There are many ways and at many levels that an individual can begin to take action to prevent violence in our communities. Whether you'd like to start a movement individually, or begin to rally a small group to reach out to your community, various actions can facilitate further work by others to address this public health issue.

Roll up your sleeves and take action!

For Yourself...

Talk About Violence.

Join or form a discussion group at your school to promote awareness about how violence affects the lives of those around you.

Be a role model.

  • Act as a role model and take a non-violent approach to solving conflicts.
  • Follow the 3 R’s: Respect yourself, respect others, and take responsibility for others.
  • Surround yourself with positive influences and choose your friends wisely.

Learn to recognize warning signs of violence and prevention tactics.

  • Teach yourself and other young people anger management techniques so that they learn to recognize and prevent violence in themselves and others.
    • Some basic techniques include: recognizing the physical signs of anger (such as tension/stress), learning to take a “time out” and walk away, and figuring out the ways to calm yourself when you feel anger arising.

Look for opportunities for engagement in your community.

  • Use free time to find activities that help you develop a sense of belonging in your community.
    • Join a sports team or an after-school music or arts program at your school.
    • Check your local school and community groups about club and activity offerings.
    • Join your local Boys and Girls Club (
    • Join the youth group of a religious association in your community.
  • Engage in community service—find ways to volunteer and give back to your community.
    • Become a tutor for younger kids in your community.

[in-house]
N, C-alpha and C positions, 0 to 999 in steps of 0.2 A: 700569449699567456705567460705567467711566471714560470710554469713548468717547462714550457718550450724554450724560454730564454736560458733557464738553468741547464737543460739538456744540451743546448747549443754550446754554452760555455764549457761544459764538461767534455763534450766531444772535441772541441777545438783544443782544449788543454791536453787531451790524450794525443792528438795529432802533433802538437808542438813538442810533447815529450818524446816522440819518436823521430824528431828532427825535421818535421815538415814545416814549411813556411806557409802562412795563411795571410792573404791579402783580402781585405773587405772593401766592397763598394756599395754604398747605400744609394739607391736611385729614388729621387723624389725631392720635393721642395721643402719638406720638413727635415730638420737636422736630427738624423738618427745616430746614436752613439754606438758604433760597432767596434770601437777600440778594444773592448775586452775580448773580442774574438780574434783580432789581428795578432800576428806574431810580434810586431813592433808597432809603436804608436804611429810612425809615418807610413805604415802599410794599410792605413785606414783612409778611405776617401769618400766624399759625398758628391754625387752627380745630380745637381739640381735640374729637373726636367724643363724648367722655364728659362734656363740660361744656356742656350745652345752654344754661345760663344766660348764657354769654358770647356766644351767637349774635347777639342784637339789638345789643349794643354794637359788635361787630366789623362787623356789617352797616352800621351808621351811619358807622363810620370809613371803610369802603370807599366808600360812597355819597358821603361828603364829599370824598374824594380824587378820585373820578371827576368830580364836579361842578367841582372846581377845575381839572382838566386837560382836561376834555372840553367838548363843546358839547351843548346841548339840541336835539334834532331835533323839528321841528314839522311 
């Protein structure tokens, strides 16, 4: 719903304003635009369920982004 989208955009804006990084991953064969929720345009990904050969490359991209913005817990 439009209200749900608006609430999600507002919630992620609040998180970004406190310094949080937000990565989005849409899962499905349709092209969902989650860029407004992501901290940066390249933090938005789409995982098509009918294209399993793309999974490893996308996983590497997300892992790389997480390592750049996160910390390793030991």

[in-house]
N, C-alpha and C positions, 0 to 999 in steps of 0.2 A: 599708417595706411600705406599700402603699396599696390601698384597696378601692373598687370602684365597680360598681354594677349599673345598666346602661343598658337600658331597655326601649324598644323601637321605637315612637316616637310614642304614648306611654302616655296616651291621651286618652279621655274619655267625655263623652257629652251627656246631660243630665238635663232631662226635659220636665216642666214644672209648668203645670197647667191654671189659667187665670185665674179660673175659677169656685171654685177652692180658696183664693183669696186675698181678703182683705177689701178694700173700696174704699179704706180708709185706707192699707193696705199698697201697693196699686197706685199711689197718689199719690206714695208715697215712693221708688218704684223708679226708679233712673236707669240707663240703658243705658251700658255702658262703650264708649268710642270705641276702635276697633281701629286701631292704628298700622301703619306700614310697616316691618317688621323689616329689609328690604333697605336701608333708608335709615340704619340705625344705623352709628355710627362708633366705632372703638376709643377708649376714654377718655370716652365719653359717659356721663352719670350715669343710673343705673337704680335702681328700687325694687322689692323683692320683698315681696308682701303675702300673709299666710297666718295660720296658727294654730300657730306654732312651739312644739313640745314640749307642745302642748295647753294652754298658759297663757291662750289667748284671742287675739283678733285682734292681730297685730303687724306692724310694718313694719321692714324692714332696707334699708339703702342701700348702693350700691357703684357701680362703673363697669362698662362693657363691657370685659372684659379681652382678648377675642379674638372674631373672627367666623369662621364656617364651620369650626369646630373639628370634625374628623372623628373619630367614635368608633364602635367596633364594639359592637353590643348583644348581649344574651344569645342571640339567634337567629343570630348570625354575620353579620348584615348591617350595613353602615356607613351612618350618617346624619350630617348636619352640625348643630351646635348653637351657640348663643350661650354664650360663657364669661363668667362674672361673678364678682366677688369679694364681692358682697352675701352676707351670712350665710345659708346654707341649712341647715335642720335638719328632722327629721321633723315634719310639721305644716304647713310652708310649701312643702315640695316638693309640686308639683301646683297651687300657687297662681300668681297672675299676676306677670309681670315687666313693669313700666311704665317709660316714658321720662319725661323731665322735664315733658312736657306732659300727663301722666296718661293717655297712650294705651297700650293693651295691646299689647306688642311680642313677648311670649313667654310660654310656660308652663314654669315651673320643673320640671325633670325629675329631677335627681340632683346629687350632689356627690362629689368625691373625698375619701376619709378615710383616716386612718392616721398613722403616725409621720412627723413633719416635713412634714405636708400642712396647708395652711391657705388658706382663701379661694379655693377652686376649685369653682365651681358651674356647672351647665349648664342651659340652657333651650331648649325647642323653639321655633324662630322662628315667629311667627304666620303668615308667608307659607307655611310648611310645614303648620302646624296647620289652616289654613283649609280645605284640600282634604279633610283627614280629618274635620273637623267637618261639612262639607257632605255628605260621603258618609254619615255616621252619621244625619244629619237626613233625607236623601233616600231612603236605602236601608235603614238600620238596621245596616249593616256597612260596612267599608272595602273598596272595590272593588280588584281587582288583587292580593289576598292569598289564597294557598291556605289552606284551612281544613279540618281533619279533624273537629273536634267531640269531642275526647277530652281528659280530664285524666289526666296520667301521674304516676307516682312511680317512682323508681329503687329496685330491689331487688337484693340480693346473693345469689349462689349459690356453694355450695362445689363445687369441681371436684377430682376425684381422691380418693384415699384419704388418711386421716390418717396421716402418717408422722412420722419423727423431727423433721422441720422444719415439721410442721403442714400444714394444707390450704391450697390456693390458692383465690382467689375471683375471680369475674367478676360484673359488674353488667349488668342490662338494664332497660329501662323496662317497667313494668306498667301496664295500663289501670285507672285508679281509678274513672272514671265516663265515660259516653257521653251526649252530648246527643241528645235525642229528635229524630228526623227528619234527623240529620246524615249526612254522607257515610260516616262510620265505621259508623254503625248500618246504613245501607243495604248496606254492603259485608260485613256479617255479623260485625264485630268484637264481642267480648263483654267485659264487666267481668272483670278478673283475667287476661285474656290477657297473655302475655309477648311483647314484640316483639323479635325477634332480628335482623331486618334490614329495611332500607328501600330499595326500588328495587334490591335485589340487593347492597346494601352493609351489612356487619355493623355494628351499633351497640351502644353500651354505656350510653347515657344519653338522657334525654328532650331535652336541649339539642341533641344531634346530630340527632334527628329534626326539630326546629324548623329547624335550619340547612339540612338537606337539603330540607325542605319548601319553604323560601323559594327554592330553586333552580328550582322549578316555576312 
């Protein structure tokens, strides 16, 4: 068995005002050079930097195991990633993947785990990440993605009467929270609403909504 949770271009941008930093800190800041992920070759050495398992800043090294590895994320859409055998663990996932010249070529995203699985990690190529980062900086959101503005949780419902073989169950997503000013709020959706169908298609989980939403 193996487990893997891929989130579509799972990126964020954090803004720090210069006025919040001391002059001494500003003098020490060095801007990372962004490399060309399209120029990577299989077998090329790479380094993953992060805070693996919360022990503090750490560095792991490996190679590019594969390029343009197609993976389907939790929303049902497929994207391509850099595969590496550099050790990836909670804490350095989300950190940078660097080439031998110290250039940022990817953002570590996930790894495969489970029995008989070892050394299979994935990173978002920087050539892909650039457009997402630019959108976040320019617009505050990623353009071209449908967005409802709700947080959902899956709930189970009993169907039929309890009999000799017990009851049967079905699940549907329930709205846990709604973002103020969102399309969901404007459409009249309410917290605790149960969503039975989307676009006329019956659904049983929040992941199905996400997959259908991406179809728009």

• Organize a community-wide cleanup of a local site, such as a playground.
    • Plant flowers in a public area for the whole community to enjoy.

Speak Up.

  • Voice your concerns about guns to law enforcement by showing up at a sentencing or talking to police and prosecutors
  • Help make gun violence a priority and motivate the proper agencies to bring intervention and prevention programs to the forefront
  • Step Up, Speak Out (


For Your Family...

Promote positive thinking amongst members of your family.

  • Encourage positive communication and support within the family.
  • Communication is key, so agree on rules and decisions together as a family. Assign responsibilities to every member of the family.
  • Make family time a priority – try to have family dinners at least once a week, or set aside free time to have a movie night or game night with the entire group.

Be a positive role model for your child.

  • Take the time to talk and listen to your child and teach them to respect and trust others, while also teaching them to be careful and aware of those around them.
  • Help your child become a good friend and member of society.

Help your child learn to cope with conflict.

  • Teach your child how to ACT calm:
    • Acknowledge: angry feelings/changes in their bodies
    • Calm down: breathe deeply, count to 10, walk away, or find an escape mechanism (punch a pillow, run, play music)
    • Think and Talk: figure out ways to fix the problem; talk about why you are mad and how to fix the problem without fighting
  • If someone tries to start a fight, your child can be the one to stay CALM:
    • Calm down: keep a safe distance from the other person, take slow, deep breaths, stay alert and stand tall
    • Avoid: name calling/insulting and avoid other kids who may want to fight
    • Listen: calmly and figure out what the person really wants
    • Move On: find ways to solve the problem without fighting (such as through humor, reasoning, or walking away)
  • In the case that your teen gets into a fight:
    • Find out what happened and encourage open communication about it.
    • Help your child resolve the problem rather than allowing them to provoke further fighting.
    • Develop a safety plan for the future.
    • Support your teen in the aftermath of the violent episode by spending time with them and making yourself available to them if they’d like to talk about their feelings or concerns.  

 Take an Active Role in Your Child’s Life.

  • Engage in conversation on a daily basis and familiarize yourself with your child’s life (ask them questions about their friends, school, and other activities).
  • Set up positive communication with clear limits and expectations.